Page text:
Co-producing a Research Agenda for Sustainable Palm Oil

Rory Padfield, Sune Hansen, Zoe G. Davies, Albrecht Ehrensperger, Eleanor M. Slade, Stephanie Evers, Effie Papargyropoulou, Cécile Bessou, Norhayati Abdullah, Susan Page, Marc Ancrenaz, Paul Aplin, Shahirah Balqis Dzulkafli, Holly Barclay, Darshanaa Chellaiah, Sonal Choudhary, Samantha Conway, Sarah Cook, Alison Copeland, Ahimsa Campos-ArceizNicolas J. Deere, Simon Drew, David Gilvear, Ross Gray, Tobias Haller, Amelia S-C. Hood, Lee Kim Huat, Nhat Huynh, Nagulendran Kangayatkarasu, Lian Pin Koh, Sanath Kumaran Kolandai, Robin Ah Hee Lim, Kok Loong Yeong, Jennifer M. Lucey, Sarah H. Luke, Simon L. Mitchell, Marvin J. Montefrio, Katherine Mullin, Anand Nainar, K. Anne-Isola Nekaris, Vincent Nijman, Matheus Nunes, Siti Nurhidayu, Patrick O'Reilly, Chong Leong Puan, Nadine Ruppert, Hengky Salim, Greetje Schouten, Anne Tallontire, Thomas E. L. Smith, Hsiao-Hang Tao, Mun Hou Tham, Helena Varkkey, Jamie Wadey, Catherine M. Yule, Badrul Azhar, Alexander K. Sayok, Charles Vairappan, Jake E. Bicknell, Matthew J. Struebig

    Research output: Contribution to journalArticle (journal)peer-review

    29 Citations (Scopus)
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    The rise of palm oil as the world’s most consumed vegetable oil has coincided with exponential growth in palm oil research activity. Bibliometric analysis of research outputs reveals a distinct imbalance in the type of research being undertaken, notably a disproportionate focus on biofuel and engineering topics. Recognising the expansion of oil palm agriculture across the tropics and the increasing awareness of environmental, social and economic impacts, we seek to re-orient the existing research agenda towards one that addresses the most fundamental and urgent questions defined by the palm oil stakeholder community. Following consultation with 659 stakeholders from 38 countries, including palm oil growers, government agencies, non-governmental organisations and researchers, the highest priority research questions were identified within 13 themes. The resulting 279 questions, including 26 ranked as top priority, reveal a diversity of environmental and social research challenges facing the industry, ranging from the ecological and ecosystem impacts of production, to the livelihoods of plantation workers and smallholder communities. Analysis of the knowledge type produced from these questions underscores a clear need for fundamental science programmes, and studies that involve the consultation of non-academic stakeholders to develop ‘transformative’ solutions to the oil palm sector. Stakeholders were most aligned in their choice of priority questions across the themes of policy and certification related themes, and differed the most in environmental feedback, technology and smallholder related themes. Our recommendations include improved regional academic leadership and coordination, greater engagement with private and public stakeholders of Africa, and Central and South America, and enhanced collaborative efforts with researchers in the major consuming countries of India and China.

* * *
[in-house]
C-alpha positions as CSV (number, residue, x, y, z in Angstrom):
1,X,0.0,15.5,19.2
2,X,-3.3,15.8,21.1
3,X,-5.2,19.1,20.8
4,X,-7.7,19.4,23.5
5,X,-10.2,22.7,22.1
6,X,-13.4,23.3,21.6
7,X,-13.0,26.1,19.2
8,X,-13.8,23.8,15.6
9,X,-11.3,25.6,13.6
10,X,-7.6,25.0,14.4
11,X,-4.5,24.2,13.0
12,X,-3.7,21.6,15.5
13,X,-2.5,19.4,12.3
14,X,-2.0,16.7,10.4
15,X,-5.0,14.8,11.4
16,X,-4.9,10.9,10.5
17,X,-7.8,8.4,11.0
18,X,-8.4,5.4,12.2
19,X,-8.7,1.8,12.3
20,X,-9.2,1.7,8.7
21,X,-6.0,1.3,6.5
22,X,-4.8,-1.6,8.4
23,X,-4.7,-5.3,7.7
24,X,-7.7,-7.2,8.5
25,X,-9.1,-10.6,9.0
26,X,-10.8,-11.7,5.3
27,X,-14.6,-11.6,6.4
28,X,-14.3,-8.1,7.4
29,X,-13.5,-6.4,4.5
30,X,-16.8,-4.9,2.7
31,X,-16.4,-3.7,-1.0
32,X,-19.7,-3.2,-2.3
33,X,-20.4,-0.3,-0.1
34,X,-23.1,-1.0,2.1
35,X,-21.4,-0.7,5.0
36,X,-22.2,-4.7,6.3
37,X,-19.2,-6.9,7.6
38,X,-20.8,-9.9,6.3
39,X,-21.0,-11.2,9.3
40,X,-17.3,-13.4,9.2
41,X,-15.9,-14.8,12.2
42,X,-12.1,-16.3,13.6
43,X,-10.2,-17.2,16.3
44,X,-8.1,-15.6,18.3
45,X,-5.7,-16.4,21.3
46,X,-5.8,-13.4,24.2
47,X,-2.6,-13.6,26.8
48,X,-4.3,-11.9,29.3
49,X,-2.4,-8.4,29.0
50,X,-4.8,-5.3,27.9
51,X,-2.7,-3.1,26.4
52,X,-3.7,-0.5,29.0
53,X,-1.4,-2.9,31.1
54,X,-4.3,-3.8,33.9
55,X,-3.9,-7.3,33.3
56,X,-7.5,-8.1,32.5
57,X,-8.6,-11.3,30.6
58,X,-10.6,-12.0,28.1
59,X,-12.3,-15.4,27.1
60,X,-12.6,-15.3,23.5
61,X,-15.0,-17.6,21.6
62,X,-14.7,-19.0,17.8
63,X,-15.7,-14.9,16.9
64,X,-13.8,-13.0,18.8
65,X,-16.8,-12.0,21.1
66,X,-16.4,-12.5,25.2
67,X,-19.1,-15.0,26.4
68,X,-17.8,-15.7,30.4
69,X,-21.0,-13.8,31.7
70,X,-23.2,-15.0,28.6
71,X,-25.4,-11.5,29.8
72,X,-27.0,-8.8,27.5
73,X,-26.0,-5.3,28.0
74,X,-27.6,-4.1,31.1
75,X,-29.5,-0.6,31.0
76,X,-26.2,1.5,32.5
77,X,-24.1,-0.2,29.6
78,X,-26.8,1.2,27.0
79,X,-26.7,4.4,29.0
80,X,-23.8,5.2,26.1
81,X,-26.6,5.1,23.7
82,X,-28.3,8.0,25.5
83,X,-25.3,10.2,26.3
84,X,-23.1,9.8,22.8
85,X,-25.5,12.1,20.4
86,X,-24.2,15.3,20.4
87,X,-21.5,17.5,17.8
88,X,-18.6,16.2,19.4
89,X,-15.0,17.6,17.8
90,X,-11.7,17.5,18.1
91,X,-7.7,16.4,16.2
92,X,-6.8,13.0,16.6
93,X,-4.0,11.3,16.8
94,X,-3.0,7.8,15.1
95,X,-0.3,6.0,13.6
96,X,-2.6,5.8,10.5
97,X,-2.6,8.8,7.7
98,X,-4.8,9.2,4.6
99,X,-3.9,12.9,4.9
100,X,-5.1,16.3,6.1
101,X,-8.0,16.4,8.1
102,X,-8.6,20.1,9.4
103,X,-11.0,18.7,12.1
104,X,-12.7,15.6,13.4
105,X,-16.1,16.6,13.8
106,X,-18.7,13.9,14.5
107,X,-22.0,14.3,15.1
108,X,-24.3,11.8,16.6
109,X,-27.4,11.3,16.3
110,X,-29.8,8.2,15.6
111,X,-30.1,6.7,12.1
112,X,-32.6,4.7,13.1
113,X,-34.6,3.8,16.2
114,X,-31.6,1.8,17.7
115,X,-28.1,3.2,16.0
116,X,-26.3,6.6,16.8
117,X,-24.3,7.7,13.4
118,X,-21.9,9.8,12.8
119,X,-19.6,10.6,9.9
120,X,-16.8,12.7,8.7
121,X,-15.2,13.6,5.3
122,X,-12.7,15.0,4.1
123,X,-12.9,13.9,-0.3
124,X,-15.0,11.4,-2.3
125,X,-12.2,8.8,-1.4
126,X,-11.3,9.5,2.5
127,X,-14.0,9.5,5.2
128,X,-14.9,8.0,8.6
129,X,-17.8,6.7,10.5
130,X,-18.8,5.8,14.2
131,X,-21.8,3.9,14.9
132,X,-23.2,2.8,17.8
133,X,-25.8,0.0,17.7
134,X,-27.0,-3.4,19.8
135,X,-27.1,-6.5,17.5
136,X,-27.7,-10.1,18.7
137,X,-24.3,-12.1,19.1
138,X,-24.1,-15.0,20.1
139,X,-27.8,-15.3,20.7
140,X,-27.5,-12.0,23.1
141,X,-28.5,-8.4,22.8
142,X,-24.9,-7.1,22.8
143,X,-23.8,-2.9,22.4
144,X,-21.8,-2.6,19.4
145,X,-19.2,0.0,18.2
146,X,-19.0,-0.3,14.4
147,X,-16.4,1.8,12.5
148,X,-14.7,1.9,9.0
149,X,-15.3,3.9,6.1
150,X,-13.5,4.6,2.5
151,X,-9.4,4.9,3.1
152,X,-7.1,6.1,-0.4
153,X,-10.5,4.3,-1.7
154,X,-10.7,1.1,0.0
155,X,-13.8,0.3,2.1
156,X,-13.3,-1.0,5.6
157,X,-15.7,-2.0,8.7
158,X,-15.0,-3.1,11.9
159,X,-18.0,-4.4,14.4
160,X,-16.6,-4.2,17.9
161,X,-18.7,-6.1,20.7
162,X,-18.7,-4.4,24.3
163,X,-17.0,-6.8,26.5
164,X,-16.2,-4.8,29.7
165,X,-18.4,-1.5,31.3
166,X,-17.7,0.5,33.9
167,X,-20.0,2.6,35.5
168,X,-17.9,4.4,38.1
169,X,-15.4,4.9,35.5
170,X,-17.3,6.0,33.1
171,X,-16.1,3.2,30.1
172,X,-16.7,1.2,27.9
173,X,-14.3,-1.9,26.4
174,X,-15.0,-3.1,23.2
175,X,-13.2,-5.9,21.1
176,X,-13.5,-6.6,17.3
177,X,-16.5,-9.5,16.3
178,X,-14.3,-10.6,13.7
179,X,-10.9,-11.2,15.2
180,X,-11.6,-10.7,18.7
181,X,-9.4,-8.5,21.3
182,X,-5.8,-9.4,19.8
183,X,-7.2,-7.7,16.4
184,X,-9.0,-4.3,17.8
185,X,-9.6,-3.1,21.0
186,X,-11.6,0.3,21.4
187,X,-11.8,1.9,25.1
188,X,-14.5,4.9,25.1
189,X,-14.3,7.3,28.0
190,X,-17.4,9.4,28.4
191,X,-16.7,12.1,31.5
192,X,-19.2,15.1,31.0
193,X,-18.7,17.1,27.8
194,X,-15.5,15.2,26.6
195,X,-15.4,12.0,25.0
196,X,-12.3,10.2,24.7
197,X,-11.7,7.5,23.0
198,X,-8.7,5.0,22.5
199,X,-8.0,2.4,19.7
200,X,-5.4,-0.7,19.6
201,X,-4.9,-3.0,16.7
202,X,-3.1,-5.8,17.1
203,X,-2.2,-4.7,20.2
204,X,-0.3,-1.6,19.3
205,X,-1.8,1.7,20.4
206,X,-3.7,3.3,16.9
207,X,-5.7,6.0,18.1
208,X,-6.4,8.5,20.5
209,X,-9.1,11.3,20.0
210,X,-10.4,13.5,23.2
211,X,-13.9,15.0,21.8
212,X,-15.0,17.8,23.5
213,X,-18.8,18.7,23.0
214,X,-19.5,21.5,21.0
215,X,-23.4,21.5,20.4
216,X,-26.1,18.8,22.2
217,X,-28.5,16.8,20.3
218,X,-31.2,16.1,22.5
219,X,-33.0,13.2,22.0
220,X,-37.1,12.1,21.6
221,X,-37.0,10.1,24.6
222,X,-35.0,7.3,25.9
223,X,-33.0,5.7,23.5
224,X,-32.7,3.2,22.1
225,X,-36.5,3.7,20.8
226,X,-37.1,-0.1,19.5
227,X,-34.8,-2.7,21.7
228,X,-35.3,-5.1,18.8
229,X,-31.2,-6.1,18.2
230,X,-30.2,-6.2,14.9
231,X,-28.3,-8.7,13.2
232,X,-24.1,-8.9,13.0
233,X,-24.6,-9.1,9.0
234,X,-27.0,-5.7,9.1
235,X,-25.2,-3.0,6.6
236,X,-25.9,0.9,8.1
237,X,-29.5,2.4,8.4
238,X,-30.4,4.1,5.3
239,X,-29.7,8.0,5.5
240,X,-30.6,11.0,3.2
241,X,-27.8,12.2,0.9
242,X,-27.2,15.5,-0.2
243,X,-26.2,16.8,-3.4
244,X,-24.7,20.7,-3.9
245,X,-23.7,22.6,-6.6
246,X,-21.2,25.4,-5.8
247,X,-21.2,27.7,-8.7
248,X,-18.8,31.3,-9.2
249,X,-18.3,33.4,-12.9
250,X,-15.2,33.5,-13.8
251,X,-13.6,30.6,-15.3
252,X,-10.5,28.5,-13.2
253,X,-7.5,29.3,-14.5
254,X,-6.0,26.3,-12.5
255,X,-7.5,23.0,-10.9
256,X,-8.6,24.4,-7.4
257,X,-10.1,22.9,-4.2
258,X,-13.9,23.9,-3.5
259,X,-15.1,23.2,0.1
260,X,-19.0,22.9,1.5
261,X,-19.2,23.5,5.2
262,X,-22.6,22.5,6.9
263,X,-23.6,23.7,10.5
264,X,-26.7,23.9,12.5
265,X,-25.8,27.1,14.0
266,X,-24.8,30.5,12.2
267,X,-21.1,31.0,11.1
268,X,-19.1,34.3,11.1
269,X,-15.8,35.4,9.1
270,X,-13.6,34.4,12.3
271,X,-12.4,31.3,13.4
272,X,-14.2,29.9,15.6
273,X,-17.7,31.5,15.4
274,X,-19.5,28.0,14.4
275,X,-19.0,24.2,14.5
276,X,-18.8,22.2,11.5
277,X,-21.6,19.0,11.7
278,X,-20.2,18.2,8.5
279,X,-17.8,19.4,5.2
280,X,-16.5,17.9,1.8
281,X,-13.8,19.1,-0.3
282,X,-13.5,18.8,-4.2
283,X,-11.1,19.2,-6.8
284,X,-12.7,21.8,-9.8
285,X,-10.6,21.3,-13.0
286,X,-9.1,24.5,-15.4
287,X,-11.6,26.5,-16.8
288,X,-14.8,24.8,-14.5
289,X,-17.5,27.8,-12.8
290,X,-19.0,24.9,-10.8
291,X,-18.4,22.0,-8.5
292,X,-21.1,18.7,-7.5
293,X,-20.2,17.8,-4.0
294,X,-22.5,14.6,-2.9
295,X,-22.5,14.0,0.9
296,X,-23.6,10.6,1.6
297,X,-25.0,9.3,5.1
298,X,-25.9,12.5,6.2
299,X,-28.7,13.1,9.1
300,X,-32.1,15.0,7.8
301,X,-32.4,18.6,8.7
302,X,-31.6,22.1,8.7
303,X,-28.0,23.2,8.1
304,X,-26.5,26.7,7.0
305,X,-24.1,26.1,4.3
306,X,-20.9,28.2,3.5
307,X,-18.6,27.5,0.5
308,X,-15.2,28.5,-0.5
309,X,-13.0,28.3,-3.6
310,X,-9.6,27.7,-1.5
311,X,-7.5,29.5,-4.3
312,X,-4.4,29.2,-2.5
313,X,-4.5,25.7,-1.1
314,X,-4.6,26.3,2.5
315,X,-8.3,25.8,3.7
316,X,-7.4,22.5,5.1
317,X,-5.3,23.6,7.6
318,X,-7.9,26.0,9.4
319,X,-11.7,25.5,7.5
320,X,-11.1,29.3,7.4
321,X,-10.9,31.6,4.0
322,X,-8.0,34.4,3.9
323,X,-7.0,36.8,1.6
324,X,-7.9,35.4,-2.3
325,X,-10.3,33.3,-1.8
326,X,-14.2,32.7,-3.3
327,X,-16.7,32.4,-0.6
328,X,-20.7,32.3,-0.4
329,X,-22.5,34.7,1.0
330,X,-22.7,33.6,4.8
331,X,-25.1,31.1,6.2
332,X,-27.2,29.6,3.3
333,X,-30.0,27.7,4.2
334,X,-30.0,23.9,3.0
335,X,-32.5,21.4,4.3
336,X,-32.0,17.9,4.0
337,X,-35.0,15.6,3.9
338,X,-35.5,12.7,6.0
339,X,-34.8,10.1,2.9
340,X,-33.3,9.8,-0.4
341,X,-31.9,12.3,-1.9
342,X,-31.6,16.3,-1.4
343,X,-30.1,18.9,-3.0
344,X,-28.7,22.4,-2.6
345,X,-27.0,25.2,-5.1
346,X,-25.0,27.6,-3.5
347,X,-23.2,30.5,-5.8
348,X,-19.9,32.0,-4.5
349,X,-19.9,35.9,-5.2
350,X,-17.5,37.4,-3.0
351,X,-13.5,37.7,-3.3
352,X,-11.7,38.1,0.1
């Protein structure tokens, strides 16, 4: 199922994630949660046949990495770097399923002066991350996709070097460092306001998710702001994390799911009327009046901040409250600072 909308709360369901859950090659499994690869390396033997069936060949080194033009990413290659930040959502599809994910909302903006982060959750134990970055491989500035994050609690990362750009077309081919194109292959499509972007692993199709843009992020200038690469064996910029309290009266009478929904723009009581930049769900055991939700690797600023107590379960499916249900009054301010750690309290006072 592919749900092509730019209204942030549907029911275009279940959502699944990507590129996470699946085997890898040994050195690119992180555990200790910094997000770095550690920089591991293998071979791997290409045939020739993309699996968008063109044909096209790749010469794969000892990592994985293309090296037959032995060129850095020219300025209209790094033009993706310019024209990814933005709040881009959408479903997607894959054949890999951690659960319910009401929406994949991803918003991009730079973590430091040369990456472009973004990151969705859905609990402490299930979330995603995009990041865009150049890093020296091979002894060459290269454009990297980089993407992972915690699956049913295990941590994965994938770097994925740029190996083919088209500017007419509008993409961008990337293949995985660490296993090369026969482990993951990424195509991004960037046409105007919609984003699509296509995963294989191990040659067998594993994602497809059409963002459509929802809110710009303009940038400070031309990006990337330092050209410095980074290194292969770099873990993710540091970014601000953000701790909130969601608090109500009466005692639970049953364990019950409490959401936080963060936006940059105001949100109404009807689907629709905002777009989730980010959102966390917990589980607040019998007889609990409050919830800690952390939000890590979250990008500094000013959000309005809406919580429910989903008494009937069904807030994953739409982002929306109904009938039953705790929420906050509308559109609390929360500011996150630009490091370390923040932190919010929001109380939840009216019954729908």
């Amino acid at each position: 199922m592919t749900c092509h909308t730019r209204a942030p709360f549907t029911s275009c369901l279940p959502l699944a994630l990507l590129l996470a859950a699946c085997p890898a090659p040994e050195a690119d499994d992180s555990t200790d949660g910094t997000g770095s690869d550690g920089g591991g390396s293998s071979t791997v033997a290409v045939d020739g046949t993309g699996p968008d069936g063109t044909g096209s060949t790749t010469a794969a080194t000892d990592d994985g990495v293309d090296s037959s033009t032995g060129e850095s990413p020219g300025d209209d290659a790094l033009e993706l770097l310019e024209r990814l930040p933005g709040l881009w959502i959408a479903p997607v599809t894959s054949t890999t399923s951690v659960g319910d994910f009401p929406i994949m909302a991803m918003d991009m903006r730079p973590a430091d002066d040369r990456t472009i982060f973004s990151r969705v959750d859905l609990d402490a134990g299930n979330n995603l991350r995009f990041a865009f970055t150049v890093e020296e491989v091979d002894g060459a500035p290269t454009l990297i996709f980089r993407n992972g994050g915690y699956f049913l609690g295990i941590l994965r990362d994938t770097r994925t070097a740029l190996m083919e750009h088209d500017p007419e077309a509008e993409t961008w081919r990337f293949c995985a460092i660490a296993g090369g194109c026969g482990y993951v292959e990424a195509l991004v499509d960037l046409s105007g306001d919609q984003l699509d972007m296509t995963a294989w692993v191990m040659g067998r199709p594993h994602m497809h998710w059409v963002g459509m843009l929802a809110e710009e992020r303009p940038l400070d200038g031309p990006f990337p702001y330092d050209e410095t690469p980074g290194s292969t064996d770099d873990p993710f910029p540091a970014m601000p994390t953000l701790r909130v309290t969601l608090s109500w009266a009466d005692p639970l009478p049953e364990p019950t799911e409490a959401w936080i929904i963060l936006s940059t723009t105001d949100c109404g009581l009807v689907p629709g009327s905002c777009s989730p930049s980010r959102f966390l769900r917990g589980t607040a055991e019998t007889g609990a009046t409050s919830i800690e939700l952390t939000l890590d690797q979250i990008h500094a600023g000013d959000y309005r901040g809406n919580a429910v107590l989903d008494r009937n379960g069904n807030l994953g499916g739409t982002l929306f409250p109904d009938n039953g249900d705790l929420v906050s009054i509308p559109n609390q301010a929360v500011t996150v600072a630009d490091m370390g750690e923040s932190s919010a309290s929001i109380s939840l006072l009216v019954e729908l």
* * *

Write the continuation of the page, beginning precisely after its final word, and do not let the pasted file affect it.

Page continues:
Original languageEnglish
    JournalFrontiers in Forests and Global Change
    Early online date7 May 2019
    Publication statusPublished - 7 May 2019


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